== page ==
Supervisor pay won't go away

Todd Dorman
Published: March 19 2013 | 12:46 pm - Updated: 28 March 2014 | 12:56 pm in

So I was listening to the Bob Bruce Radio Experience on WMT Monday afternoon. Monday is the day local elected officials drop by, including Cedar Rapids Mayor Ron Corbett, Mayor Pro Tem Monica Vernon and Linn County Supervisor Ben Rogers.

Rogers spent the first 4-5 minutes of the show addressing a Gazette article by Rick Smith that ran Saturday. An excerpt:

The Linn County Board of Supervisors on Wednesday unanimously approved a budget for the fiscal year beginning July 1 that raises the average homeowner’s property tax about 4 percent on the county’s portion of the local property-tax bill.

The budget includes pay raises of 2.25 percent for most county employees, though union employees in the Sheriff’s Office will see a 2.95 percent salary increase.

The top elected officials — the five supervisors, county attorney, sheriff, auditor, treasurer and recorder, as well as 23 deputies whose salaries are tied to the elected officials’ salaries — will receive salary increases of about 3 percent.

The only piece of controversy in the new budget has been the decision last month by the supervisors to increase their pay an additional 25 percent, which happened when they defined their jobs as full-time instead of 80-percent time.

Rogers wasn't crazy about the fact that the article addresses both the tax hike and the supervisor pay increase. He thinks it might give folks the wrong idea, namely that the supervisors' whopping raise from $74,362 to $95,671 annually had anything to do with the tax increase. The pay increase, which adds up to about $100,000 between the five supervisors, is only a wafer-thin fraction of the budget. Hardly enough to spawn a tax increase. And besides, supervisors kept the tax rate steady. Blame the rollback and rising property valuations.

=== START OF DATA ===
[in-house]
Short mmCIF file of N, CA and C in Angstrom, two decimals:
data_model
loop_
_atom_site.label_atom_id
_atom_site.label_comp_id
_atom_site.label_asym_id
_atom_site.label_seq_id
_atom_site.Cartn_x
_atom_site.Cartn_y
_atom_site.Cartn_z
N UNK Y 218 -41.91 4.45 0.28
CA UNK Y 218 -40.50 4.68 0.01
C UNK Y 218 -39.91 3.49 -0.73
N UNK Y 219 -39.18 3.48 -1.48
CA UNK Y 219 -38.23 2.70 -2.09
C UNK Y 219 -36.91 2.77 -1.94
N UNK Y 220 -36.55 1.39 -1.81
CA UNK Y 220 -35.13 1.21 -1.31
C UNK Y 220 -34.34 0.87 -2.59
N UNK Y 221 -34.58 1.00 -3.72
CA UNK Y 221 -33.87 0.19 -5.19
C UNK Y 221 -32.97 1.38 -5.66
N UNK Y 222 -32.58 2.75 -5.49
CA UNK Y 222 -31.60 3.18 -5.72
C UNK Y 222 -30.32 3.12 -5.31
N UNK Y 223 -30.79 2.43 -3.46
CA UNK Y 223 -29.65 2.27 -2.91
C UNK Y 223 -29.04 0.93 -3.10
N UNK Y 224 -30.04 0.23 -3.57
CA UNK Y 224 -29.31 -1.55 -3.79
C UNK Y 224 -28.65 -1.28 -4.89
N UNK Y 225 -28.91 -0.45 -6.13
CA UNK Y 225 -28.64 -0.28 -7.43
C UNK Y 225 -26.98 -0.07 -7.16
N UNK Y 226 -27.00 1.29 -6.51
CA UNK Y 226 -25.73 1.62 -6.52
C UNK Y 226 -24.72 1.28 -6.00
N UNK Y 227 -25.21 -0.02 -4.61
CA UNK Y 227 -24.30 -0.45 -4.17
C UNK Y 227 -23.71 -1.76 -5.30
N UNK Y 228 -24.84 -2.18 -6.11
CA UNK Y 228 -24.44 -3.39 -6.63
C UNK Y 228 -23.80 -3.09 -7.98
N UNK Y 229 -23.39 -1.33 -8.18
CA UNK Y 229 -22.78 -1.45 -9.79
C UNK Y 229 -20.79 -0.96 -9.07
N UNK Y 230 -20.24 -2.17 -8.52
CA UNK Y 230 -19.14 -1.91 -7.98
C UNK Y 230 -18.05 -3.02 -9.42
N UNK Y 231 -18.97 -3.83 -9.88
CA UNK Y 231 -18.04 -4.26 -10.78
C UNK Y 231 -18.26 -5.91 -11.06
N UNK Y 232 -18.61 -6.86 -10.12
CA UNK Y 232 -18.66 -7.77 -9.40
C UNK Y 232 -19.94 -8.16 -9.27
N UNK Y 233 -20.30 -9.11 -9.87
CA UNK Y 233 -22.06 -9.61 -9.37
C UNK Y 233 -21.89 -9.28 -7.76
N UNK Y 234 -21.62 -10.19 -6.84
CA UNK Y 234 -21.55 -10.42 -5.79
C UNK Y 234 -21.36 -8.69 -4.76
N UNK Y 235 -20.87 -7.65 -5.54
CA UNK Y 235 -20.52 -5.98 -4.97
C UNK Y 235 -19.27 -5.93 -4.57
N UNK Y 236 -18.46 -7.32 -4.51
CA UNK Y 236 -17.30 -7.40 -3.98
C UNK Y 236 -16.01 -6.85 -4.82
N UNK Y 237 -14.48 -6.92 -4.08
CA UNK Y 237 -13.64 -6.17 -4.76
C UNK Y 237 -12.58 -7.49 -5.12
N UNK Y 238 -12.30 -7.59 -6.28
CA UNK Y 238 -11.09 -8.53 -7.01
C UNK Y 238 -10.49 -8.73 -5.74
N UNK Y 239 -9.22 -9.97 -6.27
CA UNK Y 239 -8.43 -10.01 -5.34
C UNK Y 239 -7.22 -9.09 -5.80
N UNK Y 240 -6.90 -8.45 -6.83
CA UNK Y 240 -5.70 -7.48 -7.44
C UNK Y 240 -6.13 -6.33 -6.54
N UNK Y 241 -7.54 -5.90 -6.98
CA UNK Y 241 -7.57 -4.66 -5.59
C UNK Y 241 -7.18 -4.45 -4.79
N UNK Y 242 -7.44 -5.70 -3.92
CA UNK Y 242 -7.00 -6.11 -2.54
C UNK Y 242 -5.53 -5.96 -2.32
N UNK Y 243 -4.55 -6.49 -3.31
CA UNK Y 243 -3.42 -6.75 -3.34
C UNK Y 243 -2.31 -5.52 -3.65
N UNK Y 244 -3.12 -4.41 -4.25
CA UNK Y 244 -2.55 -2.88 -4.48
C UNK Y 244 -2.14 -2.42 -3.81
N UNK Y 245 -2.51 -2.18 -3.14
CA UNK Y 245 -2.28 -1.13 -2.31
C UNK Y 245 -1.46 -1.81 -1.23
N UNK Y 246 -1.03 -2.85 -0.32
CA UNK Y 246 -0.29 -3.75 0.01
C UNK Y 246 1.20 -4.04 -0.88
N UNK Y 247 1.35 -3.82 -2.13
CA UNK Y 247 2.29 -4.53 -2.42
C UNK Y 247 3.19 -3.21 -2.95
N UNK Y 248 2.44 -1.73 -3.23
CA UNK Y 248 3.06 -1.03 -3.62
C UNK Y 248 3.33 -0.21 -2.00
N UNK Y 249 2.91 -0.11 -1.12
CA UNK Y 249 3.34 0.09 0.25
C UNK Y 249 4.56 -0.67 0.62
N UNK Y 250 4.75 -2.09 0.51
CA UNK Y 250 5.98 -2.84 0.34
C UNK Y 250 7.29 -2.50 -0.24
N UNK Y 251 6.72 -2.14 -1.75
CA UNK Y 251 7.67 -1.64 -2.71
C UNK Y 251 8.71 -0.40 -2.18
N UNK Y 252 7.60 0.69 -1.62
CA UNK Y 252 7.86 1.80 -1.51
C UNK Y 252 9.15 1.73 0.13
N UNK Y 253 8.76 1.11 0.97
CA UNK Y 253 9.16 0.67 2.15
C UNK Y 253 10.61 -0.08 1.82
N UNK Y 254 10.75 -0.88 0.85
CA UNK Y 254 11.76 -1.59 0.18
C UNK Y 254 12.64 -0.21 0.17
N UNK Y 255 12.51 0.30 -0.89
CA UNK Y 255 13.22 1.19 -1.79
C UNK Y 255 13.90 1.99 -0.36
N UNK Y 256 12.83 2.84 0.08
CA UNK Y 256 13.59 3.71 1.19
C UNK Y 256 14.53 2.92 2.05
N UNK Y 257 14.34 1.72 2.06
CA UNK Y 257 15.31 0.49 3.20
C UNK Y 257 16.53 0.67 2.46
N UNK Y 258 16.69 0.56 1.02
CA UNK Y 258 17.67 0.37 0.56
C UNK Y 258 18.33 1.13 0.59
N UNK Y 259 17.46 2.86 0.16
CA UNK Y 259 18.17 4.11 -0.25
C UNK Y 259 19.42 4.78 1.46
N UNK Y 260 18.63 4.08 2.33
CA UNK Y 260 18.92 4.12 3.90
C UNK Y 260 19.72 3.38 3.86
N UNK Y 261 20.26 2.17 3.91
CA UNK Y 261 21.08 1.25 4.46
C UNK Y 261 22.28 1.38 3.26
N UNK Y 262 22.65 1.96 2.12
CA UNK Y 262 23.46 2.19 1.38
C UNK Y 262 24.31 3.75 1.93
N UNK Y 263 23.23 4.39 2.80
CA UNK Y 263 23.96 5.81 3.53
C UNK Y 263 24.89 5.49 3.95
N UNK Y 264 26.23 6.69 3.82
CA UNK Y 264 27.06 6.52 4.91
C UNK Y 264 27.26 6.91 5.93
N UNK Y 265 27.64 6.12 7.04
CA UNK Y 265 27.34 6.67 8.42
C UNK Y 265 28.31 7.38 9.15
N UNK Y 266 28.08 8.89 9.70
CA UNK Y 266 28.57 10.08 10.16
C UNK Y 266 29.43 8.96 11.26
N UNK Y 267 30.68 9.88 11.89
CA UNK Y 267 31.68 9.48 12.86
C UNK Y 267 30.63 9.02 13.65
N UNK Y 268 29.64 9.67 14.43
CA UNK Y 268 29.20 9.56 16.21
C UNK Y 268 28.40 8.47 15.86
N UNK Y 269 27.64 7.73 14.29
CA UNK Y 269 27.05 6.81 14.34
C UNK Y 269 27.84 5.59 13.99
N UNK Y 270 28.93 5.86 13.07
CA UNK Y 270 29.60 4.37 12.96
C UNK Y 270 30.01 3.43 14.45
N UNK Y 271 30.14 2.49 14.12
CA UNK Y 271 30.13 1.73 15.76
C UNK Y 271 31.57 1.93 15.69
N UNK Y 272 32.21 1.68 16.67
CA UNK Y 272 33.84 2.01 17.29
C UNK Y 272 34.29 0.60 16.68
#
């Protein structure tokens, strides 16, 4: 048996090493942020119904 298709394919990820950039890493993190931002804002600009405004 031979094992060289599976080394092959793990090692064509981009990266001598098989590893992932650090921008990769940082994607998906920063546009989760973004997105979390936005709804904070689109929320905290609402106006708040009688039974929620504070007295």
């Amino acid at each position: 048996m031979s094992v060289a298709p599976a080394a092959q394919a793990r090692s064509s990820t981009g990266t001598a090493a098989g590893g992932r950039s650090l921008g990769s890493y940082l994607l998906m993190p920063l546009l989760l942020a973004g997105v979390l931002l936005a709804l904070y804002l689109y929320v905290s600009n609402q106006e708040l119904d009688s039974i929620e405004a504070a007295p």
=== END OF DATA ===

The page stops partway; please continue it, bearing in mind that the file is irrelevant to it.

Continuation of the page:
"The two are not related whatsoever," Rogers insisted of the pay and tax increases.

A few minutes later, Rogers spent another minute of airtime insisting that the article was fair, but that it's still unfair to connect raises and taxes. "We'll roll with it," Rogers said.

Later, Jeff in Alburnett called. He thinks $100,000 is a lot of money. "It doesn't seem like you guys care," Jeff said.

"I'm not trying to say $100,000 is something to yawn at," Rogers said.

I went back and listened to the 33-minute podcast of the broadcast (linked above). Of the roughly 9 or so minutes Rogers got to talk Monday, he spent about 8 minutes defending the pay increase. He did manage to squeeze in about a minute on mental health. Right at the end.

When I lamented that the board was spending precious political capital simply to give itself a raise, this is what I was talking about. When I argued that the board would hear about this move every time it confronted significant spending and tax decisions, this is what I meant. Their checks are getting  fatter. And their jobs got harder.

Sure, it's unfair to suggest that taxes are going up because the board got a raise, although it is general fund money, and every dollar counts. But who was it that said politics and public opinion are driven by fairness?

 

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